UAB Students Reimagine the Book
By Charles Buchanan
It seems that you can judge a book by its cover—if it’s one of the fanciful tomes created by students in UAB’s book arts course. You’re more likely to find these books in a gallery than on a bestseller list, however, because each volume is designed to be a unique work of art.
Students in UAB's book arts program create their own unique works from scratch, combining centuries-old techniques with cutting-edge designs. The work above was created by Brooke Lancaster.
“These pieces use the format of the book as an avenue for creative expression,” explains Doug Baulos, assistant professor of drawing and bookmaking in the UAB Department of Art and Art History. Each book’s structure, binding, paper, and printing are part of the art. “Content is not limited to words alone,” says Baulos, and in fact, some of the books contain no words at all.
Creating a book from scratch—and by hand—is a time-honored tradition. Centuries ago, it was the only way to make a book. Today, Baulos says, students from a variety of majors are eager to experiment with the techniques and materials that are part of the process. They also enjoy the challenge of seeing the book as an art form. “Sculpture students, for example, use the class to explore narrative, mass, and the book as object,” Baulos adds. “Graphic design majors use it as a professional practice course for layout, production, and so forth.”
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New Truths About Transfusions
By Tara Hulen
Blood transfusions are a vital part of modern medicine, but recent research shows that patients who receive fewer transfusions often fare better. These findings have spurred changes in the way blood is used at UAB Hospital.
Blood is known as the “gift of life,” but the present isn’t as welcome as scientists once thought. Research over the past decade has revealed that patients fare better when blood transfusions are kept to a minimum, a realization that has brought major changes in the way UAB and other medical centers across the country handle their blood.
When a patient gets a transfusion—to replace blood lost during surgery or after a car accident, for example—the blood the patient receives isn’t the same as the blood flowing through that patient’s own body, even if it’s the same blood type, says Marisa B. Marques, M.D., director of the Transfusion Service at UAB and co-chair of the UAB Blood Utilization and Management Committee. That is where the problems start.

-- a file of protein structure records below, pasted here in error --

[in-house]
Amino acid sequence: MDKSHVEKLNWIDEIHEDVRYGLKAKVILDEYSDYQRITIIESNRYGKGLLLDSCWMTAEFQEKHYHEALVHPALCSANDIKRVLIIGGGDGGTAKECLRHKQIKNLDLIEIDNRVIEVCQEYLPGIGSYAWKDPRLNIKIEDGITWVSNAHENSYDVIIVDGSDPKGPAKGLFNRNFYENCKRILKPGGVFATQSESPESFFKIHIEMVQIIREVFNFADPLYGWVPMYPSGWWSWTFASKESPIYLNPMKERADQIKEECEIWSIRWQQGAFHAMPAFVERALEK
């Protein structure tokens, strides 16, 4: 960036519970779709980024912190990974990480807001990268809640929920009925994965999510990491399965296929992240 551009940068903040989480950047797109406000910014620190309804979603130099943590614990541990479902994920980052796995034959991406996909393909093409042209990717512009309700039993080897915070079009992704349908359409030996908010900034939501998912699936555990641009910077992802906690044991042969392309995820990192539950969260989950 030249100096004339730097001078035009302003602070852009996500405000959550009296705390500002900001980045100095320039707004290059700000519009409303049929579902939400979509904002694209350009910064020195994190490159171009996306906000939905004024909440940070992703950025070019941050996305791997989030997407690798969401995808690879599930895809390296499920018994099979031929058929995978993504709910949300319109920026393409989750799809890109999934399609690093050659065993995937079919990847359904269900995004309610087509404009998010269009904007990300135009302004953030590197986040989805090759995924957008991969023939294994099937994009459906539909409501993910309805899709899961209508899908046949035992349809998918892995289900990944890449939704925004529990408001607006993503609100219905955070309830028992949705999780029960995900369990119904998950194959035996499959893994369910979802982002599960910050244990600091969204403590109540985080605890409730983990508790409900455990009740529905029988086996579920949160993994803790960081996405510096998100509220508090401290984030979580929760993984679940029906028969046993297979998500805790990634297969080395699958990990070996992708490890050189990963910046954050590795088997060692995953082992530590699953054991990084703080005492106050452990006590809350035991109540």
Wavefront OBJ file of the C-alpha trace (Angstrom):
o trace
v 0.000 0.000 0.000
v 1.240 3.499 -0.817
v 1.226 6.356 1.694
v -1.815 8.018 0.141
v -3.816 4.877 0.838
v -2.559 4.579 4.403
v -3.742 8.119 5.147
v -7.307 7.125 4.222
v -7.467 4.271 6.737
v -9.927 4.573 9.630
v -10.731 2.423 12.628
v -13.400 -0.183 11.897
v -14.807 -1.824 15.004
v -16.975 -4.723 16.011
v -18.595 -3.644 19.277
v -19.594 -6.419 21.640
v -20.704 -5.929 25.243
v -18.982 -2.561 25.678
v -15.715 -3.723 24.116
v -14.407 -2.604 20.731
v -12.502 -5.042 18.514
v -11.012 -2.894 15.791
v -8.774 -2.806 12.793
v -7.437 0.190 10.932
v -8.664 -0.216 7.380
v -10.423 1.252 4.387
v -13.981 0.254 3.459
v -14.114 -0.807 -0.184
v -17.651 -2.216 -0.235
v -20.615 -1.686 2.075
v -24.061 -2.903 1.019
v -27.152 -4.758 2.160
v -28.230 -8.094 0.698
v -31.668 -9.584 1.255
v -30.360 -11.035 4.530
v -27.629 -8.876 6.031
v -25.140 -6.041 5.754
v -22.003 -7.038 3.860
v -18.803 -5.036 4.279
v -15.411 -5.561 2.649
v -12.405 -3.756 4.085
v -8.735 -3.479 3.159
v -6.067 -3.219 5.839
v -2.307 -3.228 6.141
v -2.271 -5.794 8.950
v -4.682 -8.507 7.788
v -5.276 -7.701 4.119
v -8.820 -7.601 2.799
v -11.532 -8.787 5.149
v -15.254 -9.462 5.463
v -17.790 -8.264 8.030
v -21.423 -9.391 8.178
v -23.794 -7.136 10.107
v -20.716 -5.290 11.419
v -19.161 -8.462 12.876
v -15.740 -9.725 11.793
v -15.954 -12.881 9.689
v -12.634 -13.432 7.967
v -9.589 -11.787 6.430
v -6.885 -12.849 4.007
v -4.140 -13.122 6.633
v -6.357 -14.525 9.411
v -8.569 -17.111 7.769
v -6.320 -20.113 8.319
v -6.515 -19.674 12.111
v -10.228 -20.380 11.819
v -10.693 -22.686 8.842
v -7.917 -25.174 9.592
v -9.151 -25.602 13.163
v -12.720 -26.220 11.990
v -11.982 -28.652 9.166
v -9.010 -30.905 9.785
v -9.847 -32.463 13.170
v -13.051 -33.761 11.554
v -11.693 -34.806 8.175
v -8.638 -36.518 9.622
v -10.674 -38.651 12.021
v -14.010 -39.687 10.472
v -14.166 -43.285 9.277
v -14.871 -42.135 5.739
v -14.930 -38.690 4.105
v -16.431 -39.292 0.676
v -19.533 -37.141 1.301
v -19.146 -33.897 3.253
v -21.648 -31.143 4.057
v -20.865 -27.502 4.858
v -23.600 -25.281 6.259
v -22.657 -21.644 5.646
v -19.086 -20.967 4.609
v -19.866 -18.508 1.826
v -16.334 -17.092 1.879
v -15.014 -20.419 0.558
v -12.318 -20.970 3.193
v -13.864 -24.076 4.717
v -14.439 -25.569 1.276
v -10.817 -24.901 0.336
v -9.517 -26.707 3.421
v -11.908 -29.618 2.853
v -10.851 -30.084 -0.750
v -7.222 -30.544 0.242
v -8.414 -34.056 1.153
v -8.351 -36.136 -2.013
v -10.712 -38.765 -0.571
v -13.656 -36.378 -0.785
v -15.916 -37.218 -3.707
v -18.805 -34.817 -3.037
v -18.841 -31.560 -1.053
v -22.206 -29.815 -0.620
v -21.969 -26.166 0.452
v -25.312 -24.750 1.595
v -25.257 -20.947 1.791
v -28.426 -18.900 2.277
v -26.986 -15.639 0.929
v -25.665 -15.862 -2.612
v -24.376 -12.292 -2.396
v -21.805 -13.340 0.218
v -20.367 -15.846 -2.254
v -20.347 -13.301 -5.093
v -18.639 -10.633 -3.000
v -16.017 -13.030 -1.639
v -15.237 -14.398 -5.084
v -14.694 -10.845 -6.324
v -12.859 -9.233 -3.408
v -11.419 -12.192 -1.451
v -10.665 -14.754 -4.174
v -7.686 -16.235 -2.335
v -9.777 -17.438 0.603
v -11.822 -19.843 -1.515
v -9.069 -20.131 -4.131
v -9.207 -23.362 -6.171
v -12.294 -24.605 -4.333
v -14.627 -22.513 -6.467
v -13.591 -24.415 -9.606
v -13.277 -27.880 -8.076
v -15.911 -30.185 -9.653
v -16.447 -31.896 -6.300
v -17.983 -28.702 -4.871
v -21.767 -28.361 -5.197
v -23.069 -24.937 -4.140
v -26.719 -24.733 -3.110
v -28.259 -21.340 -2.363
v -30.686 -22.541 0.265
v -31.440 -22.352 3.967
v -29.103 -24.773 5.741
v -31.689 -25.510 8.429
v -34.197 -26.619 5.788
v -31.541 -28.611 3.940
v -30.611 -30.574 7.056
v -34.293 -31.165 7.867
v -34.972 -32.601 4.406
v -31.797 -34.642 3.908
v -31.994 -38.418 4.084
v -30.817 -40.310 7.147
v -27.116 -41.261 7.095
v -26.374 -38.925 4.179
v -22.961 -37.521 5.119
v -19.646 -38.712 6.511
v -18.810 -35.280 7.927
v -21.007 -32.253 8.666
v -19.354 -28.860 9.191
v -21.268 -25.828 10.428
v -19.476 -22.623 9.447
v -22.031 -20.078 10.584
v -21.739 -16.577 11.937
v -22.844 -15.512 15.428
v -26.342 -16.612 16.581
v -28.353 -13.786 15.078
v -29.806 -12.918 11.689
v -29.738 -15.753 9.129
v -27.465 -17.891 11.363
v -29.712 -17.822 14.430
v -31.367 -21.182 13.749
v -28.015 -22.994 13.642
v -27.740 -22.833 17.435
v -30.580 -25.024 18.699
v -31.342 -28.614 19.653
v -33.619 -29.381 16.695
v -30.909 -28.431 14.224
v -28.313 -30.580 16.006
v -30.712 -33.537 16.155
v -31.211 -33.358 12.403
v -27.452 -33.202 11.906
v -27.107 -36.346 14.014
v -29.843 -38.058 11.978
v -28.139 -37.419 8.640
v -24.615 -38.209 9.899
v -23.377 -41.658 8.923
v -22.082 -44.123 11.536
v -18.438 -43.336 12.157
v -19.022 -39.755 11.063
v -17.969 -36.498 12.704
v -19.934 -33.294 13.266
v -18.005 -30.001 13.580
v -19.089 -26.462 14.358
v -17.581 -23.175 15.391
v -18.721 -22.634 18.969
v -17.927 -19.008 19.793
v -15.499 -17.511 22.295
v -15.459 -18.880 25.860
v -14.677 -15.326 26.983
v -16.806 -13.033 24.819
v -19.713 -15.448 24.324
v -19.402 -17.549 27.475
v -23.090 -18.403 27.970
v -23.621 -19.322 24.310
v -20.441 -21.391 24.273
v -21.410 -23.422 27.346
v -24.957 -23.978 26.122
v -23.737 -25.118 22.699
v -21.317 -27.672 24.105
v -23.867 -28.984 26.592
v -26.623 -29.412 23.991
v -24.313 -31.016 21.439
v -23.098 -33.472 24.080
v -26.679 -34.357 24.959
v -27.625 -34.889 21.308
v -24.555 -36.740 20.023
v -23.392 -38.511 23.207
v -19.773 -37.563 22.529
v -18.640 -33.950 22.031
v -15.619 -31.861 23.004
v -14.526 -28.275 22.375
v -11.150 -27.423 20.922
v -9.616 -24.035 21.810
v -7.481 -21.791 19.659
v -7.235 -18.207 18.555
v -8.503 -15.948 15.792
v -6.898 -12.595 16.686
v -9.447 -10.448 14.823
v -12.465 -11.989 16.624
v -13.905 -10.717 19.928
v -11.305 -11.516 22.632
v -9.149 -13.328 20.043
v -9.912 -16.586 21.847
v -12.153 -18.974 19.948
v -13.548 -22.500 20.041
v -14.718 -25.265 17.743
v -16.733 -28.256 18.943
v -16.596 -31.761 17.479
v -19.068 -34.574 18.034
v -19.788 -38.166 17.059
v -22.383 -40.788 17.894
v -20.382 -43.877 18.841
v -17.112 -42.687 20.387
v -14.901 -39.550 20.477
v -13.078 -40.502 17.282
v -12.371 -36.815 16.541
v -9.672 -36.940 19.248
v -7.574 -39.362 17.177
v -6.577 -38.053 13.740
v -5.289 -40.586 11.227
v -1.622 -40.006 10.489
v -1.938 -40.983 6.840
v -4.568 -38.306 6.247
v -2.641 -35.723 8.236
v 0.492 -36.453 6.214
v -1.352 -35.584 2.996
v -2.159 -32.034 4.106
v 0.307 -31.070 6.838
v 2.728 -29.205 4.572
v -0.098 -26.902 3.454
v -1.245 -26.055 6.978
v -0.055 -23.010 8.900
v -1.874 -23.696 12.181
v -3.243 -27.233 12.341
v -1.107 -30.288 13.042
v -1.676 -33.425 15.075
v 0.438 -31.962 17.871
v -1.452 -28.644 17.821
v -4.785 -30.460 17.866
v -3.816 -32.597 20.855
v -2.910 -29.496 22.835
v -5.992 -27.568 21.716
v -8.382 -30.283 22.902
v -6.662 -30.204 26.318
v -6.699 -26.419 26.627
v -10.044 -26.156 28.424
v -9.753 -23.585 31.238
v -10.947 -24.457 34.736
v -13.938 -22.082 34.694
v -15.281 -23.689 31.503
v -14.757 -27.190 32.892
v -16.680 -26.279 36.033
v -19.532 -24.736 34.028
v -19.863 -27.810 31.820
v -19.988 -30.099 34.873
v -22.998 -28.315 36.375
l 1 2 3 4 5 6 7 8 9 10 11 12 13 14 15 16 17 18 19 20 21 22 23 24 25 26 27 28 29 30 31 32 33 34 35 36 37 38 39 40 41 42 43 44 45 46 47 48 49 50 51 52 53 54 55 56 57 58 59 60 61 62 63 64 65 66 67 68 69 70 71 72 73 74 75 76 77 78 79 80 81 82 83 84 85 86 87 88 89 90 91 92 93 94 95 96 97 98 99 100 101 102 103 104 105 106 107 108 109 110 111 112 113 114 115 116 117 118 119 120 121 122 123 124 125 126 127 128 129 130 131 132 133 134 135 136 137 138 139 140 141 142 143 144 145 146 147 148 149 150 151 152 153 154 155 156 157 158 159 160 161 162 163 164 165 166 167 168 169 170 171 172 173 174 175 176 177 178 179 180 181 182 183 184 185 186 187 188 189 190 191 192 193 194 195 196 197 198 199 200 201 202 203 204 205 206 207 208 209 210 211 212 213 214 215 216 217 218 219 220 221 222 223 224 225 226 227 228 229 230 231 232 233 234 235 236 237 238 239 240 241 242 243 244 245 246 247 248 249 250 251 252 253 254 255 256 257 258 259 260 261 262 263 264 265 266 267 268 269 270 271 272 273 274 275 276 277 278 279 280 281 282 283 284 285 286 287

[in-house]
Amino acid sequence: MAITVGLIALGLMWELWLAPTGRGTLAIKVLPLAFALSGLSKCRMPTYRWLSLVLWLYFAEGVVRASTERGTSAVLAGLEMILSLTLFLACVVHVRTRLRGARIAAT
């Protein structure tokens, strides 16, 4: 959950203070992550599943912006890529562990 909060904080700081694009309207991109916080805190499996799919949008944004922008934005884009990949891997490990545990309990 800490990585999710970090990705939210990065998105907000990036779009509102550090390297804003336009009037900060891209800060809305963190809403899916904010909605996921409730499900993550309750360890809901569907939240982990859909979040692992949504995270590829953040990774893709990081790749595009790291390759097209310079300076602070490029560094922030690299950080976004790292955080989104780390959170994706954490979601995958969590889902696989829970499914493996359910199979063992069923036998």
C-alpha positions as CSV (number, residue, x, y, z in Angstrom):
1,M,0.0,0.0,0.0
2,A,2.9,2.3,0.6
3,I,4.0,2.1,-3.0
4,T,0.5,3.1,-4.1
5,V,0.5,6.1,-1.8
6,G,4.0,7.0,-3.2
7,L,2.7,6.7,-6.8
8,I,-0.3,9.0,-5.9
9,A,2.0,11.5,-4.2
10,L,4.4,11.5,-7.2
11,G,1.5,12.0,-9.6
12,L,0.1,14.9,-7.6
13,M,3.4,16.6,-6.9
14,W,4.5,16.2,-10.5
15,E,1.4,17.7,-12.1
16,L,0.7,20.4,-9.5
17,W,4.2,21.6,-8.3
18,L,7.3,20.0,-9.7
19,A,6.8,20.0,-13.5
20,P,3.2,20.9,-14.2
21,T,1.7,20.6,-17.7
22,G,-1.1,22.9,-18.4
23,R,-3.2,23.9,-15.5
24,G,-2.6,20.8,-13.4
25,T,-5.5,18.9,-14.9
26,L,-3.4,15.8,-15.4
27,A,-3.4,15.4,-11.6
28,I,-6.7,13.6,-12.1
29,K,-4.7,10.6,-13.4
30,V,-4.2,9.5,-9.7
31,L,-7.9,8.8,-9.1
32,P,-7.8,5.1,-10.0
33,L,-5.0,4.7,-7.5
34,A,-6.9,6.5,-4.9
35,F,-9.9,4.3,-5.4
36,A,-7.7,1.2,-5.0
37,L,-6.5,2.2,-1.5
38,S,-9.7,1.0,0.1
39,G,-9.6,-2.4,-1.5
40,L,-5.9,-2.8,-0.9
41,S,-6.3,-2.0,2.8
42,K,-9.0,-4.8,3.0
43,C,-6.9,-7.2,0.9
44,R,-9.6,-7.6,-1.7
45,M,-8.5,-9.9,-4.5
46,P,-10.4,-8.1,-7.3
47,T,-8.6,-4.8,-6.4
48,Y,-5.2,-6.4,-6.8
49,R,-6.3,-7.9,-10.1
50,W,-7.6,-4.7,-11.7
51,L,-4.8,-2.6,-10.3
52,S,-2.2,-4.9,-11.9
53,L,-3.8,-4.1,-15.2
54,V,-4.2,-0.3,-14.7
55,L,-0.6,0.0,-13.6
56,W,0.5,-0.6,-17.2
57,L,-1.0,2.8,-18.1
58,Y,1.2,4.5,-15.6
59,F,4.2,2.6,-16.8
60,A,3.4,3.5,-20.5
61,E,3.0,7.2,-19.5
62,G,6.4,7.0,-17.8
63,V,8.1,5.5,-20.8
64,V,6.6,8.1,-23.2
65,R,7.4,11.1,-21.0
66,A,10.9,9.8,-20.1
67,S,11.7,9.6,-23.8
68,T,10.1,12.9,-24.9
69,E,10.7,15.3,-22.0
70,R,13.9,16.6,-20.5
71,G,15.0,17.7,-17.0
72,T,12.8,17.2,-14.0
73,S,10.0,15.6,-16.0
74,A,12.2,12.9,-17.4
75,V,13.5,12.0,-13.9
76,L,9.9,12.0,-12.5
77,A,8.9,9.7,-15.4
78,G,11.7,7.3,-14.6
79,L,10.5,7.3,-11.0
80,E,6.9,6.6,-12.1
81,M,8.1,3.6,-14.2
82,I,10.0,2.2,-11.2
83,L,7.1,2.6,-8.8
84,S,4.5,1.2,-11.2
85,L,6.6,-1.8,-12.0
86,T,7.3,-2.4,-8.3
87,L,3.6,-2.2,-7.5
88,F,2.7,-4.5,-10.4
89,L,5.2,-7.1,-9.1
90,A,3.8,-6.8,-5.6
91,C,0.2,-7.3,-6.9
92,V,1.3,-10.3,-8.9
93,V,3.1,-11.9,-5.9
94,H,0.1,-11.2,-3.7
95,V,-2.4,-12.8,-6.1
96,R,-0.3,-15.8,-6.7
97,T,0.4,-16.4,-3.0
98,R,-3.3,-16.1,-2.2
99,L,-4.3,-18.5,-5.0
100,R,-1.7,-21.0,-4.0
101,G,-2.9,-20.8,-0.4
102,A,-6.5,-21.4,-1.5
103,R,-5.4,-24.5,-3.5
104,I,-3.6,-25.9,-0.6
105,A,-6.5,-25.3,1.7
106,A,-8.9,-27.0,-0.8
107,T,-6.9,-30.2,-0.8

The fluid we call blood actually includes many components, including red blood cells (which carry oxygen), plasma (the liquid portion that carries the red blood cells), and platelets (cell fragments that, among other things, cause blood to clot). Blood donated to the American Red Cross and other collection organizations is separated into these three components for storage. Each has its own use in a blood transfusion.
Because the original plasma that surrounded the red blood cells has been removed, “the red cells are re-suspended in a fluid to keep them ‘alive,’” Marques says. “What is becoming more and more clear is that as these cells sit in a bag in a blood bank for up to six weeks, a lot of things are happening inside.”
A Math Teacher’s Journey to the Classroom
By Shelley Stewart
Terri Hipps came back to UAB in 2009 to finish her degree in mathematical reasoning—more than two decades after she first started. Now a math teacher at Vincent Middle/High School, Hipps was honored as the Shelby County Board of Education's 2010 First-Year Teacher of the Year.
Terri Hipps has taught school for decades, but it’s only in the last few months that she’s started receiving a paycheck. After home-schooling her own children and tutoring dozens of others, Hipps came back to UAB to finish her degree in 2009—following a 21-year break. Her goal was to put her teaching skills to the test in public-school classrooms. She passed with flying colors: Hipps, who now teaches advanced math courses at Vincent Middle/High School outside Birmingham, was honored as the Shelby County Board of Education’s 2010 First-Year Teacher of the Year.
Teaching was never part of Terri Hipps’s life plan, but somehow it kept coming up. When she first started at UAB in the 1980s, she enrolled in the nursing program. One day a professor took her aside and advised her to consider teaching instead; he had seen how her fellow students improved after Hipps tutored them.
Hipps changed her major to mathematical reasoning, but before she could get her degree, she received a higher calling: As young newlyweds, she and her husband became intent on Christian missionary work. After completing intensive training, they were on the verge of moving to Micronesia, “and the only thing we knew is that we’d need to home-educate any future children because there were no schools where we were going,” Hipps explains.